Travellers and Magicians Movie Review
The first film to come out of the mysterious and beautiful kingdom of Bhutan, Travellers follows a frustrated and America-obsessed government officer Dondup (Tshewang Dendup) as he tries to leave his village and make contact with a connection who will get him to America, his "dreamland," a place where "you can do anything... wash dishes, pick apples, anything." Clomping through the hillside village with an "I Love NY" t-shirt pulled over his traditional garments, he's extremely impatient to leave. Unfortunately, Dondup misses the infrequent bus to town -- a very unlucky circumstance in transportation-starved Bhutan -- and finds himself walking and hitching with his turquoise suitcase hoping he'll make it in time.
But rides are scare, and they get even scarcer when an old apple picker and young and chatty lute-strumming Buddhist monk (Sonam Kinga) start tagging along and cramping his hitchhiking style. Dondup wants nothing to do with them, especially when the merry monk starts teasing him relentlessly. Hey, the monk points out, if Dondup wants to pick apples, he can do that right here in Bhutan. Soon the group numbers five when they're joined by a rice paper maker (Dasho Adab Sangye) and his lovely daughter Sonam (Sonam Lhamo).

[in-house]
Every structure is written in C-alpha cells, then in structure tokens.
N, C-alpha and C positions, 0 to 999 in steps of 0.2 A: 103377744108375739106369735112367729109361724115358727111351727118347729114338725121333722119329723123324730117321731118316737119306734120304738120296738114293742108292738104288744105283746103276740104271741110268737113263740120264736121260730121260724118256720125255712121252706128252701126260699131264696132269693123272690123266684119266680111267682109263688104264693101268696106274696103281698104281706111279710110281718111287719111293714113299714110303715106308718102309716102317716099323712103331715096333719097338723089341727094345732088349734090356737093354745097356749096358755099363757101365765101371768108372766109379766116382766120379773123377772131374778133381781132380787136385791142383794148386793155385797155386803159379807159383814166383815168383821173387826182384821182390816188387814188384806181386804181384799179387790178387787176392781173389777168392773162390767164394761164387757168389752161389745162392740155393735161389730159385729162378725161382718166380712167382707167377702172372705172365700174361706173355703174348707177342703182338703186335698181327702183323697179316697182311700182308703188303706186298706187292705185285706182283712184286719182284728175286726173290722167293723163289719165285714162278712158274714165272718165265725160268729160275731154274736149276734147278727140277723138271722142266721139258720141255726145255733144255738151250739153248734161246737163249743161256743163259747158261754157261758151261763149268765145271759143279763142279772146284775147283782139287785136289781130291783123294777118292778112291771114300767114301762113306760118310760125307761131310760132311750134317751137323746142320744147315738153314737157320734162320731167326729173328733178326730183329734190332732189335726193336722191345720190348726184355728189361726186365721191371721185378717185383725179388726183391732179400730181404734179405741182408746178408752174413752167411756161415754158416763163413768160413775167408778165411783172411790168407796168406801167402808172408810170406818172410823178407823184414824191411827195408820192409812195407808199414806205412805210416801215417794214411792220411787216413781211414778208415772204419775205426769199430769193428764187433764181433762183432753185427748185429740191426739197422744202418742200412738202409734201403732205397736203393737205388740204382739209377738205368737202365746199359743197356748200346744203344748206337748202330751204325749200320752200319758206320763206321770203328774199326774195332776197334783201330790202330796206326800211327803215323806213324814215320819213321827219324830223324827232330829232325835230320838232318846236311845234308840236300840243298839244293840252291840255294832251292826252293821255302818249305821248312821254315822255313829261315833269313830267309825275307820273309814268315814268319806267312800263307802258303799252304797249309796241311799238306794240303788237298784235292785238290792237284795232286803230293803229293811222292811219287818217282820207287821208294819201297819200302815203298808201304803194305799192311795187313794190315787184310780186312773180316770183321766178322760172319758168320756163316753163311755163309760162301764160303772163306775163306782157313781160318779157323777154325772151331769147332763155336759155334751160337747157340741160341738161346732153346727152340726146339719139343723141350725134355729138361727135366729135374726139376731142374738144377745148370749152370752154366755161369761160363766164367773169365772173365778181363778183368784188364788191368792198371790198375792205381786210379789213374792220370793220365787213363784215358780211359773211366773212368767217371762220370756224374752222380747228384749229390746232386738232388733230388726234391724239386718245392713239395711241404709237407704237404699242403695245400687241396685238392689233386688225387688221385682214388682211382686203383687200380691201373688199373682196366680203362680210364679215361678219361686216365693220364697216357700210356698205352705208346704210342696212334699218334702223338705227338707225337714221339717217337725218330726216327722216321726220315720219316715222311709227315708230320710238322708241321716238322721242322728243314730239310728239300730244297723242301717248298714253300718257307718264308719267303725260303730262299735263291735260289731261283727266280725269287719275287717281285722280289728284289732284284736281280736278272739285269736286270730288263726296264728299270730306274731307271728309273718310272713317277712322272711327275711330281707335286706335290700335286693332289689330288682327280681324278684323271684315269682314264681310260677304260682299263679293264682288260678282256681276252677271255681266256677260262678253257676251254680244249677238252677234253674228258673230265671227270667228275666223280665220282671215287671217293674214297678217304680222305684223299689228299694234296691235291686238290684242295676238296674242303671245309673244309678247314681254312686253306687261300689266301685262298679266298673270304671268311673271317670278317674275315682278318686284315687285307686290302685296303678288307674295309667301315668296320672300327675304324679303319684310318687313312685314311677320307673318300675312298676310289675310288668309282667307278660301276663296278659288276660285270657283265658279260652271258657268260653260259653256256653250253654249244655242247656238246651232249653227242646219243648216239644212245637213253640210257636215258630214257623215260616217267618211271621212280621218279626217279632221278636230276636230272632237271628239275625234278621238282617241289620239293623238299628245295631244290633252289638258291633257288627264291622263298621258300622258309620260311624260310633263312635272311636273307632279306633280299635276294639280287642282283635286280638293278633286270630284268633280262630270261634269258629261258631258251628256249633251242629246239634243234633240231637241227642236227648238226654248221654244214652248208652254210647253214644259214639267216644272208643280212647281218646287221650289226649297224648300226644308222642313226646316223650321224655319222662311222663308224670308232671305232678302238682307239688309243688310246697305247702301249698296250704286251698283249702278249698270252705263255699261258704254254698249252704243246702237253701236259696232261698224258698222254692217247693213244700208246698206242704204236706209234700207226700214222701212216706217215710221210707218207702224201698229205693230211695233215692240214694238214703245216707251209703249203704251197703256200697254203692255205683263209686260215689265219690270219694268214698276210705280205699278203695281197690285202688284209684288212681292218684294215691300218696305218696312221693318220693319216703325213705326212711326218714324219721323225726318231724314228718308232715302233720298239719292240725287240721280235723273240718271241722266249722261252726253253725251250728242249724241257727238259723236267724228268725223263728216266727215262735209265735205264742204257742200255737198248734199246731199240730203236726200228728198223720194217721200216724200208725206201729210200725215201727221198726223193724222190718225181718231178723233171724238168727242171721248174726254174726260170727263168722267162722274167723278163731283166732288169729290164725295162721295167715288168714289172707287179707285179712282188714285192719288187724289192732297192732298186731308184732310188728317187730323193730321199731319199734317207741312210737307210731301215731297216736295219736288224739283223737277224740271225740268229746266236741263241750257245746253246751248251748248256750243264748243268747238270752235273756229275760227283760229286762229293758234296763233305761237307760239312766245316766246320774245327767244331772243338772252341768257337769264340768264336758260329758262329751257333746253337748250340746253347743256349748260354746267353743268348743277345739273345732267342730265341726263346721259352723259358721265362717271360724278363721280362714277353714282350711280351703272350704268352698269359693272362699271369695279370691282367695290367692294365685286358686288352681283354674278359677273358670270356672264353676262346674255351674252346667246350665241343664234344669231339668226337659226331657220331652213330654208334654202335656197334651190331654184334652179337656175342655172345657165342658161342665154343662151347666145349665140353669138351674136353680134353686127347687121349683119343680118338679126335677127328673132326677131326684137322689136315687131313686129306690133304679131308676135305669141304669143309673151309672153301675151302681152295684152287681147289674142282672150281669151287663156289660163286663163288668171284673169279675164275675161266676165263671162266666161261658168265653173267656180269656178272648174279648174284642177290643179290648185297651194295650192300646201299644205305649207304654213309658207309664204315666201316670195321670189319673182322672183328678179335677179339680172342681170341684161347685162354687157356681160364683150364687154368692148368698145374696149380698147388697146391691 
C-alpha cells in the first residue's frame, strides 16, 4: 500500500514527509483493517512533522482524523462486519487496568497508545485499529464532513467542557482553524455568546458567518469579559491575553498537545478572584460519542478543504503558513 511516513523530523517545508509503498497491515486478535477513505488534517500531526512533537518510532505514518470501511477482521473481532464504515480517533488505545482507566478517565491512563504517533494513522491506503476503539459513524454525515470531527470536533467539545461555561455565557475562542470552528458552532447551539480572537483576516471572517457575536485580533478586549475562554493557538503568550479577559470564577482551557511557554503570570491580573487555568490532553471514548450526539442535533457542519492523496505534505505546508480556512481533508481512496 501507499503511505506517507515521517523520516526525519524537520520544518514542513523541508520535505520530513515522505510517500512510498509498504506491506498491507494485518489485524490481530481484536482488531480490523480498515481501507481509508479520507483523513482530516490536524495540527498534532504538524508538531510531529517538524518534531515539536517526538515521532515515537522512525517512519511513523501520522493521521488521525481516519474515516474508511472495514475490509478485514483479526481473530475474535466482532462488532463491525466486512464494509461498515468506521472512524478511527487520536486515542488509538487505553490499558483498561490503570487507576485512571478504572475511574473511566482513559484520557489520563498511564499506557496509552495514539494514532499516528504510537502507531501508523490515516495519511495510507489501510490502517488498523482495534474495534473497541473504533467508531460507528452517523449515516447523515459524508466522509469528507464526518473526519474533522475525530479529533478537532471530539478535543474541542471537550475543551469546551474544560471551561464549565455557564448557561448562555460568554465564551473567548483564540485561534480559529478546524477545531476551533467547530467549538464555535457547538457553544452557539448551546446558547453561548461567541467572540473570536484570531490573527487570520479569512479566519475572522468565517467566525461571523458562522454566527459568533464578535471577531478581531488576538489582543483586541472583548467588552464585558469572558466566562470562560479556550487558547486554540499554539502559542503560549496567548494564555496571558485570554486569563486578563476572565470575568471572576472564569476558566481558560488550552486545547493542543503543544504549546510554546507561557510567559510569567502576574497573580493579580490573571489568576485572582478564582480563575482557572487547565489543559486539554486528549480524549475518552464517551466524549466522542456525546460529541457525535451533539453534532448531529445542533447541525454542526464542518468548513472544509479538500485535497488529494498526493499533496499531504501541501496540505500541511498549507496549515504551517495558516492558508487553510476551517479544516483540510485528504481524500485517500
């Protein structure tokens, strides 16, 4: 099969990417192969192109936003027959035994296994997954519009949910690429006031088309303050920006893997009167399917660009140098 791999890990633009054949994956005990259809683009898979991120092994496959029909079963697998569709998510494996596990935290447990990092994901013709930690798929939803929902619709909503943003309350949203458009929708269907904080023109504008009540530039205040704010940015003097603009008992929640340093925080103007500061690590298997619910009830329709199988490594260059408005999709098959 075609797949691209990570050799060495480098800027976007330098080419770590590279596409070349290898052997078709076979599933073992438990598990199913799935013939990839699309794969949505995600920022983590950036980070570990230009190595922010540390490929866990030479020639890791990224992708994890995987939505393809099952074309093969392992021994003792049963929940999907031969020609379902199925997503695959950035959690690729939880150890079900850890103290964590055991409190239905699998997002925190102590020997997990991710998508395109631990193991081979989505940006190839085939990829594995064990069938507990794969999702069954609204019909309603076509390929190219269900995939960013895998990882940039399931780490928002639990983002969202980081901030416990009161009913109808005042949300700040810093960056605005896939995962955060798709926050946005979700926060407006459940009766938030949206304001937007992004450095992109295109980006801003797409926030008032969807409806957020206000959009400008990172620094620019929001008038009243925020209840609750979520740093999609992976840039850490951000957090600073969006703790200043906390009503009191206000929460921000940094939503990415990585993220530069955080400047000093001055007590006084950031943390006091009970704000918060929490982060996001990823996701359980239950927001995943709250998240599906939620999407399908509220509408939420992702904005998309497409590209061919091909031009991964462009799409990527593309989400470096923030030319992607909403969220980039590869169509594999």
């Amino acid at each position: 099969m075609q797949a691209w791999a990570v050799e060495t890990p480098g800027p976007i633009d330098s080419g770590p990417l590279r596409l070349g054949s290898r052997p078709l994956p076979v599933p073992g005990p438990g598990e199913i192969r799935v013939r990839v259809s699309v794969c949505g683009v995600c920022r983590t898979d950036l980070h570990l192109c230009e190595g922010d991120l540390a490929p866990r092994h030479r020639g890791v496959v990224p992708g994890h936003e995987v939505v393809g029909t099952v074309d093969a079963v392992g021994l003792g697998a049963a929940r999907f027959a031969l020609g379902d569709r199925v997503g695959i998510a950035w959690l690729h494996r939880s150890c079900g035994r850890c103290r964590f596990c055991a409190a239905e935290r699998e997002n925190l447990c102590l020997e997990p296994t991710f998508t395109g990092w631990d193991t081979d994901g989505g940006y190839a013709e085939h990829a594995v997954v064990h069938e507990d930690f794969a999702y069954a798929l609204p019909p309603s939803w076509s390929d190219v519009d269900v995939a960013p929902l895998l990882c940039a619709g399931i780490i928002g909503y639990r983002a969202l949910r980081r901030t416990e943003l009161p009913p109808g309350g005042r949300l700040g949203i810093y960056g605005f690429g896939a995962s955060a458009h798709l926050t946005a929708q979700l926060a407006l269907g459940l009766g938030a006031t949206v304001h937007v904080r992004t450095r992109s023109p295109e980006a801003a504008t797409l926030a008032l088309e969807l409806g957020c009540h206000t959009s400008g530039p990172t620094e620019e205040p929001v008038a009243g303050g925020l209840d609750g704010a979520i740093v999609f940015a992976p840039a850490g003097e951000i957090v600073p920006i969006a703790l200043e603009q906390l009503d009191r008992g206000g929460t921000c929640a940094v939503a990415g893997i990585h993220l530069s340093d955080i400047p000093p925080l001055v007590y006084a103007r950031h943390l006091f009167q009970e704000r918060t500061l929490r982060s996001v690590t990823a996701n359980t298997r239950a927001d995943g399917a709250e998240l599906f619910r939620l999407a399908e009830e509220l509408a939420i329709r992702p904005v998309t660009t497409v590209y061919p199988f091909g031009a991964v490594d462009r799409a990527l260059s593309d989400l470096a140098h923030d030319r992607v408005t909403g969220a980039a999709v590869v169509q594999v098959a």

To help pass the time as the group's journey stretches out over days, the monk begins to tell a dramatic fable that in some ways mirrors Dondup's quest. At this point, the film starts to cross-cut between the travellers' trip and the fable. In the story within the story we meet Tashi (Lhakpa Dorji), a student magician who, while drugged by his brother, rides a wild horse deep into the forest and gets hopelessly lost. Eventually he meets old hermit Agay (Gomchen Penjore) and his beautiful young wife Deki (Deki Yangzom). At first, all Tashi wants to do is get home, but eventually he finds himself ensnared in Deki's sexual trap, and a murder plot evolves. Colored in spooky, washed-out pastels, this part of the movie feels totally different and could probably even stand alone as a pretty decent thriller. The monk definitely knows how to spin a yarn.
Though the fable has no direct connection to Dondup's desire to head for his dreamland, the way the monk tells it -- and the way Norbu shoots it -- create subtle parallels that are fun to watch for and think about. And of course both parts of the movie feature ravishing Himalayan scenery that will have American viewers consulting their travel agents. "I heard Americans don't even know where Bhutan is," comments Sonap. She's right, but maybe not for long. Norbu enjoys creating spectacularly long shots that put his actors in their place in relation to nature. As the tractor carrying some of the travellers rounds a final curve, it's but a small red speck on the lip of an endless valley. America may have many things to offer, but it doesn't have scenery like this.
Aka Travelers and Magicians.
Bhutan you hear me now?